Around 4 o’clock Monday afternoon, Coach Jones announced to the team that he was stepping down. I first heard the news in the football locker room from a teammate. I missed the initial reaction of my team, but I was quickly met with the reaction from the school through conversation and social media.
The tenor of my classmates was one of joy and relief from some burden; a glib, “Finally” or “About time,” for example. Some have even gained notoriety almost entirely on writing opportunistic articles and tweets about Coach Jones. I, on the other hand, am disappointed to see him go.
In football, there is an inherent disconnect from fandom and participation. Fans expect the team to give up everything for victory. In the narrative of football, the means almost always justify the ends.
But the lives of players and coaches continue even as the crowds fade or turn against you.
Many fans and administrators are even willing to bargain with inexcusable behavior in the name of football. One can look to at the back and forth of the NFL with Ray Rice or the NCAA’s recent leniency towards Penn State as proof. In his time at SMU, Coach Jones has pushed us towards success without compromising our development as young adults into men.
For as long as I have known Coach Jones, he has been a proponent of player safety. He emphasized this in practice through rarely going full pads, and never tackling to the ground. This is based in the idea that most injuries are occurred in the unpredictable motion of hitting the ground. These style practices have been used in the NFL for some time due to the NFL’s investment in the player’s health, but it’s rarely implemented in college. And with the increasingly worrisome trends of suicide and degeneration of brain function among football players due to concussions, a difference in practice over a career could certainly mean life and death. Every year Coach Jones has found new ways to make us safer in practice—most recently the addition of Kevlar to our helmets and shoulder pads and the emphasis on shoulder tackling.
Coach Jones expected us to know the difference between being hurt and being injured. But to the unfortunate who do suffer from injury, Coach Jones put a premium on a lifetime of health. Many great contributors to the program were given their leave from playing football due to injury on the sole word of Coach Jones. But no one ever lost their scholarship due to injury. No one ever lost a scholarship due to poor play on the field. Anyone accepted into school who made a serious effort at gaining an SMU degree had the support system to work towards and get that degree. In fact, Coach Jones was instrumental in getting the 3rd floor tutors and academic advisors for all student athletes.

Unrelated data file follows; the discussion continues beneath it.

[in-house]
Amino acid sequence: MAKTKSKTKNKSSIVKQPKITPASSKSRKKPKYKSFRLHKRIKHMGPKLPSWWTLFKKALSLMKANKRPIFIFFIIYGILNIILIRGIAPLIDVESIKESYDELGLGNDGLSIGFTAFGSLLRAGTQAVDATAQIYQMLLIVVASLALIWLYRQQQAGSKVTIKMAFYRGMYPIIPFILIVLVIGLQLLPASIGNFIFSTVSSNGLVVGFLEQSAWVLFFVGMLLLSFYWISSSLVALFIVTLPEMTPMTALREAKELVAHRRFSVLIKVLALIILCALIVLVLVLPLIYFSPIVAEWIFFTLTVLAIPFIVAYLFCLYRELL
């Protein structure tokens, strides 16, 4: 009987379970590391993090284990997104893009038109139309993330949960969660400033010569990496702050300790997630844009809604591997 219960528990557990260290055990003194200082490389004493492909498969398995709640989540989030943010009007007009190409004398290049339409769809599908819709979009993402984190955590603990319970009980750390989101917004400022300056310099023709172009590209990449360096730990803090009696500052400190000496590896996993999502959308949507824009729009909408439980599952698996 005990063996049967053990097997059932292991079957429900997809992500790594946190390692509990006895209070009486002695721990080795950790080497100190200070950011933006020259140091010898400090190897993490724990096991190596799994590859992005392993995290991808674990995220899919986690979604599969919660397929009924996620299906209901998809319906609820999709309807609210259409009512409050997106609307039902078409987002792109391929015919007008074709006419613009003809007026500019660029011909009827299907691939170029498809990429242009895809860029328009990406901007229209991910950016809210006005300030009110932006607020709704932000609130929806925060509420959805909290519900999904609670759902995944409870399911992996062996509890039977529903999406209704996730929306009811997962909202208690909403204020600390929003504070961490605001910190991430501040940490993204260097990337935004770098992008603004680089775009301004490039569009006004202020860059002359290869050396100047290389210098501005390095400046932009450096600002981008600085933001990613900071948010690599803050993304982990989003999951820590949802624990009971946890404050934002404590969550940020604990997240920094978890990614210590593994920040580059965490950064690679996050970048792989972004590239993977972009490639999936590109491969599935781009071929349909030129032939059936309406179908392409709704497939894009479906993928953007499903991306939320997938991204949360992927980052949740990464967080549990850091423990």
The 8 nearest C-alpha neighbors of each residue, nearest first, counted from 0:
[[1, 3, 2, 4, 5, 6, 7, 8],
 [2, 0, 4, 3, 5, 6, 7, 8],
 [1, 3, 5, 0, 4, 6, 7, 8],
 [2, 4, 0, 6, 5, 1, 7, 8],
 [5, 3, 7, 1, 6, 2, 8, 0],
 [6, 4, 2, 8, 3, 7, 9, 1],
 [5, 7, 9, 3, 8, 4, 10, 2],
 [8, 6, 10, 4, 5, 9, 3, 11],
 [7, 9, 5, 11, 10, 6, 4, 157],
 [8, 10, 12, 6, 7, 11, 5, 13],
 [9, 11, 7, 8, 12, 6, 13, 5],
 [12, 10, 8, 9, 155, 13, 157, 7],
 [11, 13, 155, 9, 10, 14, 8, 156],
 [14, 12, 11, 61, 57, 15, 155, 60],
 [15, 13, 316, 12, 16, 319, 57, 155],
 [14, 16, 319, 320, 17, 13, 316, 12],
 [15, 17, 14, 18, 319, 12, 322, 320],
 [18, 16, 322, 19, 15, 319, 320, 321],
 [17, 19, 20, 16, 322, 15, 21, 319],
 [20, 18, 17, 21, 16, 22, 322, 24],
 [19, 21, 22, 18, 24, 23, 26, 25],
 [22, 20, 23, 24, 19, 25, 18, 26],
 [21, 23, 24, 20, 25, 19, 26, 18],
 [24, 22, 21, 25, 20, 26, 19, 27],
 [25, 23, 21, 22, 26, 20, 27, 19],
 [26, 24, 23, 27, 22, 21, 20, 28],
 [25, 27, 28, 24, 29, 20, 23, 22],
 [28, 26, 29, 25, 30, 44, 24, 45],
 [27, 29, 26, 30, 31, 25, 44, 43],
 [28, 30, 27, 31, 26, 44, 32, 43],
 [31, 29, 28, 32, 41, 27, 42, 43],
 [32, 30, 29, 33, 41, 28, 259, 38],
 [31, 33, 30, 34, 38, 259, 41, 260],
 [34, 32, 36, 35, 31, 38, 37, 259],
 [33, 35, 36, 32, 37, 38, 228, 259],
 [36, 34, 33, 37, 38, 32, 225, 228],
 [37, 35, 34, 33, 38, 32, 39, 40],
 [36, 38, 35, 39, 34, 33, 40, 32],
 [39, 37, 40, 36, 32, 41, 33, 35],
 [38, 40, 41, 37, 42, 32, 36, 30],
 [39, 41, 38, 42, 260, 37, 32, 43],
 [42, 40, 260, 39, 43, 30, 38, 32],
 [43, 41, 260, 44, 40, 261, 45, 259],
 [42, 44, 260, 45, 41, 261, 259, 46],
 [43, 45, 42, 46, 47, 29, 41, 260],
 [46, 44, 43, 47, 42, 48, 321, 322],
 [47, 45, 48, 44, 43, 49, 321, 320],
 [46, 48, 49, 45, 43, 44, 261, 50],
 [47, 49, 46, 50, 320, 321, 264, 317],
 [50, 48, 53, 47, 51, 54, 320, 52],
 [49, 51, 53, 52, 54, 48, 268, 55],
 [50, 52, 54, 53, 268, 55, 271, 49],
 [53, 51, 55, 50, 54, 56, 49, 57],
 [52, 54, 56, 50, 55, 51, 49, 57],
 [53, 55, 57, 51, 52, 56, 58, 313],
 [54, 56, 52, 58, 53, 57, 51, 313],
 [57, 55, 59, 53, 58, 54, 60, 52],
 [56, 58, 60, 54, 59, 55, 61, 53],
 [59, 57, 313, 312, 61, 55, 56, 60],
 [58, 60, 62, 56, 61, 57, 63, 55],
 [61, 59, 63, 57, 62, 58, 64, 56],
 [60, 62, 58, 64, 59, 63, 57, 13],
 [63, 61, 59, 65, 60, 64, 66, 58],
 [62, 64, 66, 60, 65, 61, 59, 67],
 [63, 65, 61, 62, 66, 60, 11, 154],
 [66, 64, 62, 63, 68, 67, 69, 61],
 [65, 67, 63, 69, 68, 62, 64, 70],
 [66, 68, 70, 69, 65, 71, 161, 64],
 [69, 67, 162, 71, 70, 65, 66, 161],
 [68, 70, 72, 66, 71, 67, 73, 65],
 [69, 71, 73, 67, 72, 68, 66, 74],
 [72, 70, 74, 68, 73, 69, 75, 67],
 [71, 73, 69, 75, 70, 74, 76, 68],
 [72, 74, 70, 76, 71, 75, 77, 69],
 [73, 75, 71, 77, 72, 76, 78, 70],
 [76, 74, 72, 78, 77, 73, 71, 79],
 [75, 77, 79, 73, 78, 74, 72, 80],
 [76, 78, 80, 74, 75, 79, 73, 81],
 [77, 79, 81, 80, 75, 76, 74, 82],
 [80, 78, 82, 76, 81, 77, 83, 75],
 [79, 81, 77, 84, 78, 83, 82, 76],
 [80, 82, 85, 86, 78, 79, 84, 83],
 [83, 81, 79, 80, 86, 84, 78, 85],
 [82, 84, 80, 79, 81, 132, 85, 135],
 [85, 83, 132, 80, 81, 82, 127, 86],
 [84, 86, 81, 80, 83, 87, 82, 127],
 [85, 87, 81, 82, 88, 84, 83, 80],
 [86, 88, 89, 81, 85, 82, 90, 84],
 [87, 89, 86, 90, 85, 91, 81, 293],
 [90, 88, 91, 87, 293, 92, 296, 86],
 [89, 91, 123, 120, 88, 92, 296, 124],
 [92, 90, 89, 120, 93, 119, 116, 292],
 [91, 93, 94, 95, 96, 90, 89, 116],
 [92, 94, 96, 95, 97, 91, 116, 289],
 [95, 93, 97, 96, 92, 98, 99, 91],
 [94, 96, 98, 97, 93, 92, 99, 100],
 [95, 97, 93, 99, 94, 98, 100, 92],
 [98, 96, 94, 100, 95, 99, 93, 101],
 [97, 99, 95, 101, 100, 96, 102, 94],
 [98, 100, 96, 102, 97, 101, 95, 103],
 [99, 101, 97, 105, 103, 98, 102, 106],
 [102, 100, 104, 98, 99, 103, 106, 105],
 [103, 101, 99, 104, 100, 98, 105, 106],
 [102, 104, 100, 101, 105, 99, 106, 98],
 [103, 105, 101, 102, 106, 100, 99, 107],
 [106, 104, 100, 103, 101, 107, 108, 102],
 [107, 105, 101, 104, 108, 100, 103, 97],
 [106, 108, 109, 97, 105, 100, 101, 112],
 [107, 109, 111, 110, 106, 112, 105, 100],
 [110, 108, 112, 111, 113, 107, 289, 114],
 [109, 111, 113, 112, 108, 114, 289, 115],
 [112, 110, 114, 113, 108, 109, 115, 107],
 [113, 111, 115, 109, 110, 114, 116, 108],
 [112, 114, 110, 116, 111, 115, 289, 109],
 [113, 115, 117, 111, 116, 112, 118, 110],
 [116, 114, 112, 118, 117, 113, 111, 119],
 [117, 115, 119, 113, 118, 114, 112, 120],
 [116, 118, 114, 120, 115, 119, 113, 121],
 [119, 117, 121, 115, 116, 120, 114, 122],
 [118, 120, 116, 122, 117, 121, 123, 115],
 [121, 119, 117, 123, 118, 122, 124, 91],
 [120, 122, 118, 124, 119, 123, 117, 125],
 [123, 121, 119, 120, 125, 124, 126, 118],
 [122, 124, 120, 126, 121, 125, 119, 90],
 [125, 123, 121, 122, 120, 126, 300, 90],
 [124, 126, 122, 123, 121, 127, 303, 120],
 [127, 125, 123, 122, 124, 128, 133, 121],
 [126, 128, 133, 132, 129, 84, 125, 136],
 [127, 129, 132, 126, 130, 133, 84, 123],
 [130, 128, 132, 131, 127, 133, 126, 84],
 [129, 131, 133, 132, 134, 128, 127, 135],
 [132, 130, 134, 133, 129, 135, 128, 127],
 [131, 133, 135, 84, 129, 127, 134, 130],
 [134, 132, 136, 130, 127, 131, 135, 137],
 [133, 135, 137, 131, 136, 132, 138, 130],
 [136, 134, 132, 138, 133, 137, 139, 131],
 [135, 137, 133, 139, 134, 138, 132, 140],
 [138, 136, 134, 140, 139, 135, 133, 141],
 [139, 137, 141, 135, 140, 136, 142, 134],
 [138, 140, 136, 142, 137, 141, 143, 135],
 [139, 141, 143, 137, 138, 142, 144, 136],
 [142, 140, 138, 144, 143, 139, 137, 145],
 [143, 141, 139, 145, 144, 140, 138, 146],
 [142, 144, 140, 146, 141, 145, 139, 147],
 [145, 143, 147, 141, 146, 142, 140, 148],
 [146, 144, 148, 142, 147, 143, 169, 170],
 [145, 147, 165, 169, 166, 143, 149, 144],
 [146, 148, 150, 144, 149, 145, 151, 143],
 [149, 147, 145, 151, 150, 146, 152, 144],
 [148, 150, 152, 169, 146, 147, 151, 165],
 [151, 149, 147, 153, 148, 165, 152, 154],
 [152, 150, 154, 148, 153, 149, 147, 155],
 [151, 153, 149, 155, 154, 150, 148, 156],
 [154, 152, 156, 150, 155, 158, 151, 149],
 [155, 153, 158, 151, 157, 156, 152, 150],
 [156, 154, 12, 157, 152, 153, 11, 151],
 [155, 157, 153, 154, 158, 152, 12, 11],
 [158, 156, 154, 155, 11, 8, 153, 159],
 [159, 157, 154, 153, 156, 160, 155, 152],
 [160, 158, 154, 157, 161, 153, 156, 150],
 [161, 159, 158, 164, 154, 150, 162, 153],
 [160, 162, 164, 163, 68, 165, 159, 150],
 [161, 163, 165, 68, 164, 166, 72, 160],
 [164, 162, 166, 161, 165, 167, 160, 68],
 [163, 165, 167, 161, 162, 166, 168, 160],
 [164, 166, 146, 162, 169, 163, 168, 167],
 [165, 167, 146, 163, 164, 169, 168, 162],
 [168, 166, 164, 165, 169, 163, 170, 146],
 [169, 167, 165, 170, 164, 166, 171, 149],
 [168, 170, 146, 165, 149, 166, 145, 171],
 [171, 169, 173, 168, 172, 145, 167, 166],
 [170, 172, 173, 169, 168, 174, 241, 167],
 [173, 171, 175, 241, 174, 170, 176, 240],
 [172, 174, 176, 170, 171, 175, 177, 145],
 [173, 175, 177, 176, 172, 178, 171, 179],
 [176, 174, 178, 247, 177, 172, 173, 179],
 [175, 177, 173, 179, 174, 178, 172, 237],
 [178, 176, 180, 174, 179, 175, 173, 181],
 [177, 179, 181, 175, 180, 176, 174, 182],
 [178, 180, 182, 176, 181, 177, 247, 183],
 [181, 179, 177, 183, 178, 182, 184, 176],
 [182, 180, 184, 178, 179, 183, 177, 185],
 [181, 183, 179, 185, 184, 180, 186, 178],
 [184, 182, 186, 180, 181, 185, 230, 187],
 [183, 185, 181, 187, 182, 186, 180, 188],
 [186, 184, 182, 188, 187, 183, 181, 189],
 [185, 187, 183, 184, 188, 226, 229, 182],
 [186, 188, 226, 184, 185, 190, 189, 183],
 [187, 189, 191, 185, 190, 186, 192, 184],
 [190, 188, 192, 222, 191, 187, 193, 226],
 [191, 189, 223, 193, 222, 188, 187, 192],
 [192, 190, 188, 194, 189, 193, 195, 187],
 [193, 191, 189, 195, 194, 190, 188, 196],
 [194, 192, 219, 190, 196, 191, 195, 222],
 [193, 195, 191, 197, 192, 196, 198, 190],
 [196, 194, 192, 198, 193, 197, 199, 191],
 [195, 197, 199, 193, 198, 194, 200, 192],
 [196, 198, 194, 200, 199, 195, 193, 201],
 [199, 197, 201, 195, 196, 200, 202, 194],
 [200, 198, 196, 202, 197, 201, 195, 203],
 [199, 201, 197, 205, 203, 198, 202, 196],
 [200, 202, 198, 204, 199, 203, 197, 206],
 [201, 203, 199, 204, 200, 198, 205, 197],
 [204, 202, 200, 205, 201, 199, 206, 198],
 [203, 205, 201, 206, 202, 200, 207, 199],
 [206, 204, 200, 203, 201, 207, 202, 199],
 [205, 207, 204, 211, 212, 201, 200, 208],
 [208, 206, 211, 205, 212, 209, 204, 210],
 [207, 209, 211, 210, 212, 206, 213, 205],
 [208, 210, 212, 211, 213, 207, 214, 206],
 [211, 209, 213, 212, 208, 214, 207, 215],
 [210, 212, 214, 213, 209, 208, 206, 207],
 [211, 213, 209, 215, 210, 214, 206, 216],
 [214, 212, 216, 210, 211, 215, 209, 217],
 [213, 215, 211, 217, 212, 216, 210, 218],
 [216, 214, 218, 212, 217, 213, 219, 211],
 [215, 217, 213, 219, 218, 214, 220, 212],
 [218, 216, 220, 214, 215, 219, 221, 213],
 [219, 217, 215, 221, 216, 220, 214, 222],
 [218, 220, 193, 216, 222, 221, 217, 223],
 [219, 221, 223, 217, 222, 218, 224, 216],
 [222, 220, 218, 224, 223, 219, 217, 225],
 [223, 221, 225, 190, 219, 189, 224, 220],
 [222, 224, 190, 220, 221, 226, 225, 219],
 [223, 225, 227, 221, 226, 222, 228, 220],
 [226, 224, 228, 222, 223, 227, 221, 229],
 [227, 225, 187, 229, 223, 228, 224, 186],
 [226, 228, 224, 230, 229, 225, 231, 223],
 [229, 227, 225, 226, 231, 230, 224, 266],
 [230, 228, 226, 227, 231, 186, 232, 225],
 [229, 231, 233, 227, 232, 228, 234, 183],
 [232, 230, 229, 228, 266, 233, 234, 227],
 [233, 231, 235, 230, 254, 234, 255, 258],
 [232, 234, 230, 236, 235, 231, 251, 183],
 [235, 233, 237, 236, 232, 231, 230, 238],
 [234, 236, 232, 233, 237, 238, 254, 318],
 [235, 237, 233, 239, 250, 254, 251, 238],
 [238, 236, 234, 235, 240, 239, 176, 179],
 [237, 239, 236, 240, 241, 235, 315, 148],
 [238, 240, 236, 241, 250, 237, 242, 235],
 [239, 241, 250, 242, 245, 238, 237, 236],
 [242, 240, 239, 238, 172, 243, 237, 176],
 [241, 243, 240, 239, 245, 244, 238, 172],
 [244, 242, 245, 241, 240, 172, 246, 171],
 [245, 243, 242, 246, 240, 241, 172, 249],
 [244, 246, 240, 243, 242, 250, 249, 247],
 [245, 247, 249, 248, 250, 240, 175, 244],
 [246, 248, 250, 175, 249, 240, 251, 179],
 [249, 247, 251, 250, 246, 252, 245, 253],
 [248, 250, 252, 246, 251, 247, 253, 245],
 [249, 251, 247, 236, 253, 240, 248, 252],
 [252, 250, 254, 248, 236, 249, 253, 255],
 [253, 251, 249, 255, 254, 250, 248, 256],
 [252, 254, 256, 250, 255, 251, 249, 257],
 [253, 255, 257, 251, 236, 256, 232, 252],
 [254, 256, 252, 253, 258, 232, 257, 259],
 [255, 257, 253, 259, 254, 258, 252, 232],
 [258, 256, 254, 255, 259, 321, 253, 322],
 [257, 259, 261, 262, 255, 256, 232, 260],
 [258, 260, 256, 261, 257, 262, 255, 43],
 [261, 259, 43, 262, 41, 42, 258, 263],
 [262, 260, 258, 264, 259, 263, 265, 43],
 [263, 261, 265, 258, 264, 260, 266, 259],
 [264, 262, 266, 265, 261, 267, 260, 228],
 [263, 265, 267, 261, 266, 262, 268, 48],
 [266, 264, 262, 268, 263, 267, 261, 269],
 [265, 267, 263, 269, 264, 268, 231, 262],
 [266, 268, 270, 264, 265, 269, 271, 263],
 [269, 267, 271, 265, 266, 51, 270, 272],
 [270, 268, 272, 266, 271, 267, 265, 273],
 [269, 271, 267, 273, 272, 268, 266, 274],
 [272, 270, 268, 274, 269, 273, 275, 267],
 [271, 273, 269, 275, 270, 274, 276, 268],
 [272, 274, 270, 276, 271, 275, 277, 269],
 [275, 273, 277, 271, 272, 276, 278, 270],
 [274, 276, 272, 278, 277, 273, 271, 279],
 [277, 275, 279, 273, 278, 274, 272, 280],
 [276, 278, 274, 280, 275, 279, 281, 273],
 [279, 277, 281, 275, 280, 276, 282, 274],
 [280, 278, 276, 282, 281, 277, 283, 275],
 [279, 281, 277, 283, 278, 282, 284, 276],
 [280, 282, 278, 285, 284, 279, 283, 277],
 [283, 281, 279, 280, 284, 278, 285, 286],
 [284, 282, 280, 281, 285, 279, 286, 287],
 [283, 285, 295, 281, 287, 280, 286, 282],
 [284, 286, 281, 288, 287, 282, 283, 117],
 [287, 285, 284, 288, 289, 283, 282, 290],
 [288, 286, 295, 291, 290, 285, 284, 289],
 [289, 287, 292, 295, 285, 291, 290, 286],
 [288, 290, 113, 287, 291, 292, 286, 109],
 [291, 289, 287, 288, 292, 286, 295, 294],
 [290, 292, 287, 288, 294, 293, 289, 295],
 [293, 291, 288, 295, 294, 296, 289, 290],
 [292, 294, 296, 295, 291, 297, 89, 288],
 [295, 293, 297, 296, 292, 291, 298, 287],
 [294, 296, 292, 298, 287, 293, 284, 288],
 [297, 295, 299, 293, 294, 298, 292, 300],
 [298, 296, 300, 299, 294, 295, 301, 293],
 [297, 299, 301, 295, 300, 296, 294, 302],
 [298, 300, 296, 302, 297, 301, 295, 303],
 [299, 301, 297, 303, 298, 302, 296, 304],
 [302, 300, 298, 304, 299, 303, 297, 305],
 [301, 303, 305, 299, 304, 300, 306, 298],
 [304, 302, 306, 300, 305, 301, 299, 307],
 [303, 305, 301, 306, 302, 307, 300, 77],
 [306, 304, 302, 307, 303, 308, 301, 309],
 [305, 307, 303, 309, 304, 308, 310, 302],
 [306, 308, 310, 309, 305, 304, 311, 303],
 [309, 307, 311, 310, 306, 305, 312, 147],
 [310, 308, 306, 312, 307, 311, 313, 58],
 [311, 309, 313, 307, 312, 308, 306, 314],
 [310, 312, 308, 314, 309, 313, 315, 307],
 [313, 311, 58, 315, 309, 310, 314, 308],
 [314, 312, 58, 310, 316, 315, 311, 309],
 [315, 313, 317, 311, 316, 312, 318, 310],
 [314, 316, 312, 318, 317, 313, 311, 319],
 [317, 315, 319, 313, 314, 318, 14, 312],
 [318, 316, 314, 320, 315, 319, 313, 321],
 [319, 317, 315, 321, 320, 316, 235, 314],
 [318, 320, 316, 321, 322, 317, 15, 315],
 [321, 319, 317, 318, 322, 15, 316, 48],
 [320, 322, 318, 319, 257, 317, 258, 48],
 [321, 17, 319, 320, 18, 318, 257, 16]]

Every player has a couple notebooks filled with the language we spoke as a family passed down from Frank Gansz Sr.: one snap and clear; working towards ongoing skill and technique development—either getting better or worse, never stay the same; stick with the play longer than the opponent; excellence is not a single act, but a habit; finding victory through lagniappe or small advantages; being weary of your presence in social media and even traditional media. These are timeless lessons for success in football and life after. Coach Jones brought in Judges, Navy SEALs, ministers, self-help professionals, former players, etc. almost weekly during designated football time to make us better men.
This year, on the field everyone is disappointed with our play, so far. Many, now, speculate our methods to be the cause of our poor performance. But Coach Jones and the staff always made it clear that we do things differently than other programs. Thus, we had to work that much harder because we had higher standards requiring more discipline.
We speak a different language; “we do what we do.” In my time here, some players and coaches fell short of our standards and were let go. Undoubtedly some would have contributed positively on the field in the past and this year. Others needed to step up in their place.
But as a team, we didn’t do what we had to do to meet our standards and win. That’s apparent in our results. However, I have no reservations in sharing the man he has demanded me and others to become.
Every year, Coach Jones let us know that one day everyone in the team would be expected to be the man of a household. And in his six years at SMU, Coach Jones has left an indelible mark on countless individuals that will pay dividends for generations going forward. His calm temperament found room for improvement in victory and hope through small victories in defeat.
In fact, his last speech Monday morning was on solidarity and perseverance. He said explicitly to remember these skills, because sometimes in life it will feel like you just got blown out by North Texas. Take the lesson now and your families will thank you later. That lesson is worth more than any sum of TV contracts, conference payouts or other trappings from the big business of college football. Playing football in college has given me a rare set of fond memories. But playing football for June Jones has made me a better man.
Riley-Ayers is majoring in political science.